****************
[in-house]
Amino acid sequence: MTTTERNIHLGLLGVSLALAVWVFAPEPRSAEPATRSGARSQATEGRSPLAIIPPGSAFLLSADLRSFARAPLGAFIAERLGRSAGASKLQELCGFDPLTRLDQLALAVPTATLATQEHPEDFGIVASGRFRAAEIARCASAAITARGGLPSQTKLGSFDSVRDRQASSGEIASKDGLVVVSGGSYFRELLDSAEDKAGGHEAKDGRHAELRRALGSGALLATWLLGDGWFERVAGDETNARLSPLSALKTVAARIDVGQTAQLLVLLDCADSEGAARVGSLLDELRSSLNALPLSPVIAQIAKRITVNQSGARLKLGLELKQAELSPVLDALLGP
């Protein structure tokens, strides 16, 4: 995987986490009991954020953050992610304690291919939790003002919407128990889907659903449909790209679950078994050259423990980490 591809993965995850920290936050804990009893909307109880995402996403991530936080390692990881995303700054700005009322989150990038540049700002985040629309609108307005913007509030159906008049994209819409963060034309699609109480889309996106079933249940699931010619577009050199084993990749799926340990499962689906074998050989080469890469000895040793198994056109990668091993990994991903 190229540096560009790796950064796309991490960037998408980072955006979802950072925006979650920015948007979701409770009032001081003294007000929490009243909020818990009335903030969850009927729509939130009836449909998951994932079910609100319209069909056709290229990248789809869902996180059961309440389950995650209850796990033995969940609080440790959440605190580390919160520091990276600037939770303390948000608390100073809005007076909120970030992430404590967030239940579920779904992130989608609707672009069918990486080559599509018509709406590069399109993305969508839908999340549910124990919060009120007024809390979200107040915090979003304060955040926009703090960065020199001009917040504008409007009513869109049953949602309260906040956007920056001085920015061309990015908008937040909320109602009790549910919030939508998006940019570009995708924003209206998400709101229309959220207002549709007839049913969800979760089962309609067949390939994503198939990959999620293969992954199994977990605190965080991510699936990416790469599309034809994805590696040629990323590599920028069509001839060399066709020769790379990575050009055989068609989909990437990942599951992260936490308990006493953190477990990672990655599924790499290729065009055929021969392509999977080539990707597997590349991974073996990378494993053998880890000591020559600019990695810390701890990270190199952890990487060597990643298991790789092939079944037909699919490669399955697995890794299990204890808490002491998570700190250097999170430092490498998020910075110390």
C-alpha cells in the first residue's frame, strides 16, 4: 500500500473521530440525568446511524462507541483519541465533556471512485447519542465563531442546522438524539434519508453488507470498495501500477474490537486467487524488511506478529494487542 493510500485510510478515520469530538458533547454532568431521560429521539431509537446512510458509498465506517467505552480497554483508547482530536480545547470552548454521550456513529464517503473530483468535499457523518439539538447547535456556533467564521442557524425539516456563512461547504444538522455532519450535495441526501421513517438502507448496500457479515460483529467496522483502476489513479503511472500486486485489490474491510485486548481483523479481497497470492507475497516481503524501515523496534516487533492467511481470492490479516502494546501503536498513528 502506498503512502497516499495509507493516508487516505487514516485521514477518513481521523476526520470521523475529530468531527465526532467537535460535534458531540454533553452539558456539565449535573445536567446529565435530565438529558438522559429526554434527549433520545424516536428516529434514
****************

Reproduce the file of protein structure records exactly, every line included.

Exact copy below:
[in-house]
Amino acid sequence: MTTTERNIHLGLLGVSLALAVWVFAPEPRSAEPATRSGARSQATEGRSPLAIIPPGSAFLLSADLRSFARAPLGAFIAERLGRSAGASKLQELCGFDPLTRLDQLALAVPTATLATQEHPEDFGIVASGRFRAAEIARCASAAITARGGLPSQTKLGSFDSVRDRQASSGEIASKDGLVVVSGGSYFRELLDSAEDKAGGHEAKDGRHAELRRALGSGALLATWLLGDGWFERVAGDETNARLSPLSALKTVAARIDVGQTAQLLVLLDCADSEGAARVGSLLDELRSSLNALPLSPVIAQIAKRITVNQSGARLKLGLELKQAELSPVLDALLGP
């Protein structure tokens, strides 16, 4: 995987986490009991954020953050992610304690291919939790003002919407128990889907659903449909790209679950078994050259423990980490 591809993965995850920290936050804990009893909307109880995402996403991530936080390692990881995303700054700005009322989150990038540049700002985040629309609108307005913007509030159906008049994209819409963060034309699609109480889309996106079933249940699931010619577009050199084993990749799926340990499962689906074998050989080469890469000895040793198994056109990668091993990994991903 190229540096560009790796950064796309991490960037998408980072955006979802950072925006979650920015948007979701409770009032001081003294007000929490009243909020818990009335903030969850009927729509939130009836449909998951994932079910609100319209069909056709290229990248789809869902996180059961309440389950995650209850796990033995969940609080440790959440605190580390919160520091990276600037939770303390948000608390100073809005007076909120970030992430404590967030239940579920779904992130989608609707672009069918990486080559599509018509709406590069399109993305969508839908999340549910124990919060009120007024809390979200107040915090979003304060955040926009703090960065020199001009917040504008409007009513869109049953949602309260906040956007920056001085920015061309990015908008937040909320109602009790549910919030939508998006940019570009995708924003209206998400709101229309959220207002549709007839049913969800979760089962309609067949390939994503198939990959999620293969992954199994977990605190965080991510699936990416790469599309034809994805590696040629990323590599920028069509001839060399066709020769790379990575050009055989068609989909990437990942599951992260936490308990006493953190477990990672990655599924790499290729065009055929021969392509999977080539990707597997590349991974073996990378494993053998880890000591020559600019990695810390701890990270190199952890990487060597990643298991790789092939079944037909699919490669399955697995890794299990204890808490002491998570700190250097999170430092490498998020910075110390």
C-alpha cells in the first residue's frame, strides 16, 4: 500500500473521530440525568446511524462507541483519541465533556471512485447519542465563531442546522438524539434519508453488507470498495501500477474490537486467487524488511506478529494487542 493510500485510510478515520469530538458533547454532568431521560429521539431509537446512510458509498465506517467505552480497554483508547482530536480545547470552548454521550456513529464517503473530483468535499457523518439539538447547535456556533467564521442557524425539516456563512461547504444538522455532519450535495441526501421513517438502507448496500457479515460483529467496522483502476489513479503511472500486486485489490474491510485486548481483523479481497497470492507475497516481503524501515523496534516487533492467511481470492490479516502494546501503536498513528 502506498503512502497516499495509507493516508487516505487514516485521514477518513481521523476526520470521523475529530468531527465526532467537535460535534458531540454533553452539558456539565449535573445536567446529565435530565438529558438522559429526554434527549433520545424516536428516529434514